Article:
Ice and snow are important components of the Earth’s climate system and are particularly sensitive to global warming. Over the last few decades the amount of ice and snow, especially in the Northern Hemisphere, has decreased substantially, mainly due to human-made global
warming. Changes in the volumes and extents of ice and snow have both global and local impacts on climate, ecosystems and human well-being.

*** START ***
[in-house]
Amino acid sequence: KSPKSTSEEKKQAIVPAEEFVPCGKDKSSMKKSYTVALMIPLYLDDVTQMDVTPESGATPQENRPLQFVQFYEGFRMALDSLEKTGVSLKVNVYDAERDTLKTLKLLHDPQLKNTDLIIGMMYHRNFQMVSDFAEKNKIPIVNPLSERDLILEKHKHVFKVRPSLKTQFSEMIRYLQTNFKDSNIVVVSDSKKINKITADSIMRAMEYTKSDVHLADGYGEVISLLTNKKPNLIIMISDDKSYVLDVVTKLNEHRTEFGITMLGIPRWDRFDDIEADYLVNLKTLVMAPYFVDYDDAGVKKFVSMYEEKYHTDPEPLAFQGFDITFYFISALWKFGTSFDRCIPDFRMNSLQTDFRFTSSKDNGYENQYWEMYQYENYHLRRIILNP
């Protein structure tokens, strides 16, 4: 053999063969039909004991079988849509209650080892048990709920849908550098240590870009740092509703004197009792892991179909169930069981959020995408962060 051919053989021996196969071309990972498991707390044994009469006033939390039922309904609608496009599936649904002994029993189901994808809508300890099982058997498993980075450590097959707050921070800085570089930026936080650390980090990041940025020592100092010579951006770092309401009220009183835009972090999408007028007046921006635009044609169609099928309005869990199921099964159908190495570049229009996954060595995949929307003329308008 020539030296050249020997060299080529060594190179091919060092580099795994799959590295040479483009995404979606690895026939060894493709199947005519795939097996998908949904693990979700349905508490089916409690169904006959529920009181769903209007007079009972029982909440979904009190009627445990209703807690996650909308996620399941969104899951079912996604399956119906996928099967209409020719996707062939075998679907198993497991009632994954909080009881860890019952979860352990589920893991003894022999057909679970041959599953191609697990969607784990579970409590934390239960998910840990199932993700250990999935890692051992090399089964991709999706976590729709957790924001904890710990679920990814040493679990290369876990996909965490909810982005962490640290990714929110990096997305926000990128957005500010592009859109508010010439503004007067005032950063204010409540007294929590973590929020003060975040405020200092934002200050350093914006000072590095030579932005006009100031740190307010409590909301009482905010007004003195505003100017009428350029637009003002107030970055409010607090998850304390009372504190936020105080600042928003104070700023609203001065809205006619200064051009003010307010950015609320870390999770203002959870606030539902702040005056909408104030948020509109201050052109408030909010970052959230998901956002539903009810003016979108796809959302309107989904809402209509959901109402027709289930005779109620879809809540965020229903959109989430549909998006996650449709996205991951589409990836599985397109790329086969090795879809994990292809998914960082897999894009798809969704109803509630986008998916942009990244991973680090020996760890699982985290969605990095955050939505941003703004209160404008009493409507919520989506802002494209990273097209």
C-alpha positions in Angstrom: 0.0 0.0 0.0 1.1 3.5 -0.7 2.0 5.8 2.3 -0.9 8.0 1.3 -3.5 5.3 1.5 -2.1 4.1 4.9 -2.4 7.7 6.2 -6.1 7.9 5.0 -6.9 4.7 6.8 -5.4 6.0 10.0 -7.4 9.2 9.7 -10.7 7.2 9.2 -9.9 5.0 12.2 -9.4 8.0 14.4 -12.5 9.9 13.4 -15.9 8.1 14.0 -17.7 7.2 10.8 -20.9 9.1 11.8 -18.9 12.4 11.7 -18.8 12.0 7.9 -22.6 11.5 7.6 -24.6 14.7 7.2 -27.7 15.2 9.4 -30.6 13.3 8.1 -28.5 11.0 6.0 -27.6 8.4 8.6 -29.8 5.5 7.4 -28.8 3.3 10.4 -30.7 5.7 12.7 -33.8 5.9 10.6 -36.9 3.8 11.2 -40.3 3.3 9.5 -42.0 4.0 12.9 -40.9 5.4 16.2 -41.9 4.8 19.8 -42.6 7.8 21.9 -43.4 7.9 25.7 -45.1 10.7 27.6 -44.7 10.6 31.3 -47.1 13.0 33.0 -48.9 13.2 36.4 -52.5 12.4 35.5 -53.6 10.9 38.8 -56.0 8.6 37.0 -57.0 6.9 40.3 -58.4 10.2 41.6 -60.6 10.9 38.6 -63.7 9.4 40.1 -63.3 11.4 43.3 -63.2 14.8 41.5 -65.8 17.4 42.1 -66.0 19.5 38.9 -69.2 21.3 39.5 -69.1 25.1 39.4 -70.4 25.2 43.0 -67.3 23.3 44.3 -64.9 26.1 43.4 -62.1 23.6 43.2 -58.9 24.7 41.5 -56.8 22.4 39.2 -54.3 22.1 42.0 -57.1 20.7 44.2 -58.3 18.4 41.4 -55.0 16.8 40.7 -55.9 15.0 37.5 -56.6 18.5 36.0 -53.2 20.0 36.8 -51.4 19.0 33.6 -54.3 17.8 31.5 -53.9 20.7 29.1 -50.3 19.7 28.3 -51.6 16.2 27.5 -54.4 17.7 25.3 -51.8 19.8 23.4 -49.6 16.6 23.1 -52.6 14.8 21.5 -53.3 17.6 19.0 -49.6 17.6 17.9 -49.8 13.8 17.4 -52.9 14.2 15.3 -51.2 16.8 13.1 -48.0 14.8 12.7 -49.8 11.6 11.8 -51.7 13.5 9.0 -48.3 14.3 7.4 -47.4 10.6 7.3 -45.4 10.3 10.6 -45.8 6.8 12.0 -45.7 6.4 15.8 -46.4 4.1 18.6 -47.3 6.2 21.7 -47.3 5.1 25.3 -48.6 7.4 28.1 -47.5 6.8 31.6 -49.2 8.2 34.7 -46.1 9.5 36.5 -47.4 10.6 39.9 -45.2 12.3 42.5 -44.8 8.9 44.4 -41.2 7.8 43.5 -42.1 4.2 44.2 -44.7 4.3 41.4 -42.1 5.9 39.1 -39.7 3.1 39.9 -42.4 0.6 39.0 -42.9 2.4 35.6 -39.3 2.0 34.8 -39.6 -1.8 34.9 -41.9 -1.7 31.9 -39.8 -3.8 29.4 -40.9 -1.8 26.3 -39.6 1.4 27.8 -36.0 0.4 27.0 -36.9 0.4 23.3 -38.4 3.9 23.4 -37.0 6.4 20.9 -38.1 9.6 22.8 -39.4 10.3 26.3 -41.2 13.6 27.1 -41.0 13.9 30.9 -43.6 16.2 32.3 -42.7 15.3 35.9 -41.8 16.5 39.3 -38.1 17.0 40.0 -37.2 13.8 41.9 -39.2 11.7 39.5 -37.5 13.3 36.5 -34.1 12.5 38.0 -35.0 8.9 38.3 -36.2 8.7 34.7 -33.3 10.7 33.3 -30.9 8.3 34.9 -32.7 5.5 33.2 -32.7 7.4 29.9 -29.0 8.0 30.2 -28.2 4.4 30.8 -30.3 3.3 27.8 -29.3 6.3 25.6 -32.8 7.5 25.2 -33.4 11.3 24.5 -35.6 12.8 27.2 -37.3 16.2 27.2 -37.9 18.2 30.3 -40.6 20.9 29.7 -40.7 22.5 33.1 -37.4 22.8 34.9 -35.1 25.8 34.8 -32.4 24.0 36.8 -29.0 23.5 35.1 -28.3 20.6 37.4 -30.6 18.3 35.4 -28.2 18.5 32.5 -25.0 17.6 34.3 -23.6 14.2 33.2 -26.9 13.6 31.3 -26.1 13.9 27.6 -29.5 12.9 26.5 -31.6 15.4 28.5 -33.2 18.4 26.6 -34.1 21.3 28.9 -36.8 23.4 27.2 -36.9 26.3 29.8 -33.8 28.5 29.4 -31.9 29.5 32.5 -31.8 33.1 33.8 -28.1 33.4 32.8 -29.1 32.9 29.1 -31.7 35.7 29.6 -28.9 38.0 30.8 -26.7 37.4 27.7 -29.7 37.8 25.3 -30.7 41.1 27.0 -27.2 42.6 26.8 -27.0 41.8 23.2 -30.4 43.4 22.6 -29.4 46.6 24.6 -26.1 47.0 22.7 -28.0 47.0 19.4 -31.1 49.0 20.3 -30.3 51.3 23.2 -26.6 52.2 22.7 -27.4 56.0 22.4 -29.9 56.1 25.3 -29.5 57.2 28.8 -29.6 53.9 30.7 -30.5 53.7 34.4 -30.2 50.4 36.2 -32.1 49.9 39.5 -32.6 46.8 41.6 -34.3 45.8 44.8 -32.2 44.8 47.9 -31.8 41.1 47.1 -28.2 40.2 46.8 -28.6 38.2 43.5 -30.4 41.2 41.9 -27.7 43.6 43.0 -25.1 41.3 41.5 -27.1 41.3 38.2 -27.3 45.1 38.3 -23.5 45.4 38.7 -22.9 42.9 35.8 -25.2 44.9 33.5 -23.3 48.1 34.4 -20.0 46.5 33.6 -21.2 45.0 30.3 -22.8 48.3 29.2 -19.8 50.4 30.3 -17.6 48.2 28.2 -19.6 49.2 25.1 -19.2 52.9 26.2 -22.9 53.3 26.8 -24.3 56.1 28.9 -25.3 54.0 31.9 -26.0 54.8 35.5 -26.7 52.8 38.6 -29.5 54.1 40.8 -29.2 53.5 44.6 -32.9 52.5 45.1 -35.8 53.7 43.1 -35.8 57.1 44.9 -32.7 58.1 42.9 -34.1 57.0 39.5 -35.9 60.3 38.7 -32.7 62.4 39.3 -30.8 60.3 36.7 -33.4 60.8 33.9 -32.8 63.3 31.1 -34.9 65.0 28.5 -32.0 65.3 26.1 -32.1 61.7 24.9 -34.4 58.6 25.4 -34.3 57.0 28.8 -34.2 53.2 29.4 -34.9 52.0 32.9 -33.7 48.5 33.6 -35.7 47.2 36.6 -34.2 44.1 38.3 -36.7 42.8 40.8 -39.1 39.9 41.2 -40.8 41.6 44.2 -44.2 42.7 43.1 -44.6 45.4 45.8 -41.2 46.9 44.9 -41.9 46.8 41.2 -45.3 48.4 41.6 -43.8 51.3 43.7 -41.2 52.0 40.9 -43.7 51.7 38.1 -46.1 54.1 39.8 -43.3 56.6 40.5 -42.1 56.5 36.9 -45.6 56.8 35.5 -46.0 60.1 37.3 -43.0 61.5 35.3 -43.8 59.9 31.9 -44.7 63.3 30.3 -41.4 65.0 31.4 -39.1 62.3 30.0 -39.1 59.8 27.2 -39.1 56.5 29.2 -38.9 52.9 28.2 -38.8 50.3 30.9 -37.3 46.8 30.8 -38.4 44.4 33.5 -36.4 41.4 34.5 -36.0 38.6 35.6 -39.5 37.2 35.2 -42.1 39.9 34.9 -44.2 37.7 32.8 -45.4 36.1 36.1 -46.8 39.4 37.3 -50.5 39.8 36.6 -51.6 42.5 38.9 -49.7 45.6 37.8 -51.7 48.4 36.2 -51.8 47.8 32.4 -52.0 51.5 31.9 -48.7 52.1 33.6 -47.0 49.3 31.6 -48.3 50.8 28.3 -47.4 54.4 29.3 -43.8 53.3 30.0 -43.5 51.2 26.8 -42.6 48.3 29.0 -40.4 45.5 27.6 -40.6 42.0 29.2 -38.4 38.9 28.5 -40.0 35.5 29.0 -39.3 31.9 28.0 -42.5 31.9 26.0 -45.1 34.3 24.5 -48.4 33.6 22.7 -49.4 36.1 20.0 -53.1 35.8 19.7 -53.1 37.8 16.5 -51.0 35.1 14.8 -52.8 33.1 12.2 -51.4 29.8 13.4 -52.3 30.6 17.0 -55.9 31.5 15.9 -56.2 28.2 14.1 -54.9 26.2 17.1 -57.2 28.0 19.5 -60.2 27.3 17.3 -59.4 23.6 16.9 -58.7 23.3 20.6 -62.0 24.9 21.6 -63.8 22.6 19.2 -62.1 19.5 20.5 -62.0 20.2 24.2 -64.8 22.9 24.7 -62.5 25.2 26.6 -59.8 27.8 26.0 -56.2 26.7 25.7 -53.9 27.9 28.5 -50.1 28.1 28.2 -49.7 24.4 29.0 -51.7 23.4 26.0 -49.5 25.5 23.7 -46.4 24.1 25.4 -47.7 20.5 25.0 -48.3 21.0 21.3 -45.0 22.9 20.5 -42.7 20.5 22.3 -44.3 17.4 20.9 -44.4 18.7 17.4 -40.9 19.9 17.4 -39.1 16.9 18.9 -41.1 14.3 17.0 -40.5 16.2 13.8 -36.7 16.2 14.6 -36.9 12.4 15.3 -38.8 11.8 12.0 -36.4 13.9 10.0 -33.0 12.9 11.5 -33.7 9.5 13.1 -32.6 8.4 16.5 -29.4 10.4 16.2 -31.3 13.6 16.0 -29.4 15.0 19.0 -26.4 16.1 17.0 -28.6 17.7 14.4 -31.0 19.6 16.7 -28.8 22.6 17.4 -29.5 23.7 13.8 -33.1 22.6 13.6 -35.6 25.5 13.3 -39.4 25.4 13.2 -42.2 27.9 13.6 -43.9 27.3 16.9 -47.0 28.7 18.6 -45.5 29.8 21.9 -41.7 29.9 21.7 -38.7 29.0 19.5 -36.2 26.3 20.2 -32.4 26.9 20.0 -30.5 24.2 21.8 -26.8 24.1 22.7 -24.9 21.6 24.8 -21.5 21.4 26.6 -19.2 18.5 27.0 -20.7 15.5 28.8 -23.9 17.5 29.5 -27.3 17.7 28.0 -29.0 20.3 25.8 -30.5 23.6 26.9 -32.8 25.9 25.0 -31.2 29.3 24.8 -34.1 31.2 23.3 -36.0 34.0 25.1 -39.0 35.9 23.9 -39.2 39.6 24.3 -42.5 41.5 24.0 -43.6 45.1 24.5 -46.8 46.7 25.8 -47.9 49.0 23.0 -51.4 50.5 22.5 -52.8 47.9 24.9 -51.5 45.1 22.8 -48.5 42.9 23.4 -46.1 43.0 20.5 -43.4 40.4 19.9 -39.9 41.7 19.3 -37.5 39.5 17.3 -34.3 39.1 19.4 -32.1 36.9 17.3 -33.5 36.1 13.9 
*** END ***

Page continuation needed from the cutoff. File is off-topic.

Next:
Snow and the various forms of ice play different roles within the climate system. The two continental ice sheets of Antarctica and Greenland actively influence the global climate over time scales of millennia to millions of years, but may also have more rapid effects on, for example, sea level. Snow and sea ice, with their large areas but relatively small volumes, are connected to key interactions and feedbacks at global scales, including solar reflectivity and ocean circulation. Perennially frozen ground (permafrost) influences soil water content and vegetation over continentalscale northern regions and is one of the cryosphere components most sensitive to atmospheric warming trends. As permafrost warms, organic material stored in permafrost may release greenhouse gases into the atmosphere and increase the rate of global warming. Glaciers and ice caps, as well as river and lake ice, with their smaller areas and volumes, react relatively quickly to climate effects, influencing ecosystems and human activities on a local scale. They are good indicators of climate change.